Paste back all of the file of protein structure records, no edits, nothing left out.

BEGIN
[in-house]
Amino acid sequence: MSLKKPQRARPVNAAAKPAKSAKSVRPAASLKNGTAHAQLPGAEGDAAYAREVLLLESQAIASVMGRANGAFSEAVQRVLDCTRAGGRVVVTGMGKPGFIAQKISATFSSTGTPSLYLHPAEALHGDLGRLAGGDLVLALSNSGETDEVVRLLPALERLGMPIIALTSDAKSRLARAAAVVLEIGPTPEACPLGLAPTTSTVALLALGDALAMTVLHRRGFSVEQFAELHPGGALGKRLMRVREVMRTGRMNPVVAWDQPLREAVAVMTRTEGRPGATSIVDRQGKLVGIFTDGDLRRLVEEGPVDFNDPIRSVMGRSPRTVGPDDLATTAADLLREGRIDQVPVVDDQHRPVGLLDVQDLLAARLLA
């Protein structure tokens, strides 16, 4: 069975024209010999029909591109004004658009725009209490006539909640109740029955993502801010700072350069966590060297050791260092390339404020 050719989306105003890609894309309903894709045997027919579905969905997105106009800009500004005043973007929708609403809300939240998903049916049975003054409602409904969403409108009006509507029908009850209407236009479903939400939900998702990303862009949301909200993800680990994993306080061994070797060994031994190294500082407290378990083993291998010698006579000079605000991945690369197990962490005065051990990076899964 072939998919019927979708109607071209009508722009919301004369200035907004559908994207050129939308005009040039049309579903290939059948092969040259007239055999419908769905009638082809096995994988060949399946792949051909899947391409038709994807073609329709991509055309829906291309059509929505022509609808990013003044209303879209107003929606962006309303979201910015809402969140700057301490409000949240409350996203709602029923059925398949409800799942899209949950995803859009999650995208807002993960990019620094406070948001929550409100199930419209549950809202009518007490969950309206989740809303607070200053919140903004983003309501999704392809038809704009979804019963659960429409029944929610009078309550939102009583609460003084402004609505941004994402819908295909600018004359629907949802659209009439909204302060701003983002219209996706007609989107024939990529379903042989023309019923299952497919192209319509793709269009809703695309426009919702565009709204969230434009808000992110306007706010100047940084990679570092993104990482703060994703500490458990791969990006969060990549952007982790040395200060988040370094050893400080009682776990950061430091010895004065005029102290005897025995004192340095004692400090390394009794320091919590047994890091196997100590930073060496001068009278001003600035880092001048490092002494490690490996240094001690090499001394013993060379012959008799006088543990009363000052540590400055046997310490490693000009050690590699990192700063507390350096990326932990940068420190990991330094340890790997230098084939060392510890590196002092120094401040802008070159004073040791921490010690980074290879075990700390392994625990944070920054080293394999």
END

[in-house]
Amino acid sequence: MSLKKPQRARPVNAAAKPAKSAKSVRPAASLKNGTAHAQLPGAEGDAAYAREVLLLESQAIASVMGRANGAFSEAVQRVLDCTRAGGRVVVTGMGKPGFIAQKISATFSSTGTPSLYLHPAEALHGDLGRLAGGDLVLALSNSGETDEVVRLLPALERLGMPIIALTSDAKSRLARAAAVVLEIGPTPEACPLGLAPTTSTVALLALGDALAMTVLHRRGFSVEQFAELHPGGALGKRLMRVREVMRTGRMNPVVAWDQPLREAVAVMTRTEGRPGATSIVDRQGKLVGIFTDGDLRRLVEEGPVDFNDPIRSVMGRSPRTVGPDDLATTAADLLREGRIDQVPVVDDQHRPVGLLDVQDLLAARLLA
């Protein structure tokens, strides 16, 4: 069975024209010999029909591109004004658009725009209490006539909640109740029955993502801010700072350069966590060297050791260092390339404020 050719989306105003890609894309309903894709045997027919579905969905997105106009800009500004005043973007929708609403809300939240998903049916049975003054409602409904969403409108009006509507029908009850209407236009479903939400939900998702990303862009949301909200993800680990994993306080061994070797060994031994190294500082407290378990083993291998010698006579000079605000991945690369197990962490005065051990990076899964 072939998919019927979708109607071209009508722009919301004369200035907004559908994207050129939308005009040039049309579903290939059948092969040259007239055999419908769905009638082809096995994988060949399946792949051909899947391409038709994807073609329709991509055309829906291309059509929505022509609808990013003044209303879209107003929606962006309303979201910015809402969140700057301490409000949240409350996203709602029923059925398949409800799942899209949950995803859009999650995208807002993960990019620094406070948001929550409100199930419209549950809202009518007490969950309206989740809303607070200053919140903004983003309501999704392809038809704009979804019963659960429409029944929610009078309550939102009583609460003084402004609505941004994402819908295909600018004359629907949802659209009439909204302060701003983002219209996706007609989107024939990529379903042989023309019923299952497919192209319509793709269009809703695309426009919702565009709204969230434009808000992110306007706010100047940084990679570092993104990482703060994703500490458990791969990006969060990549952007982790040395200060988040370094050893400080009682776990950061430091010895004065005029102290005897025995004192340095004692400090390394009794320091919590047994890091196997100590930073060496001068009278001003600035880092001048490092002494490690490996240094001690090499001394013993060379012959008799006088543990009363000052540590400055046997310490490693000009050690590699990192700063507390350096990326932990940068420190990991330094340890790997230098084939060392510890590196002092120094401040802008070159004073040791921490010690980074290879075990700390392994625990944070920054080293394999």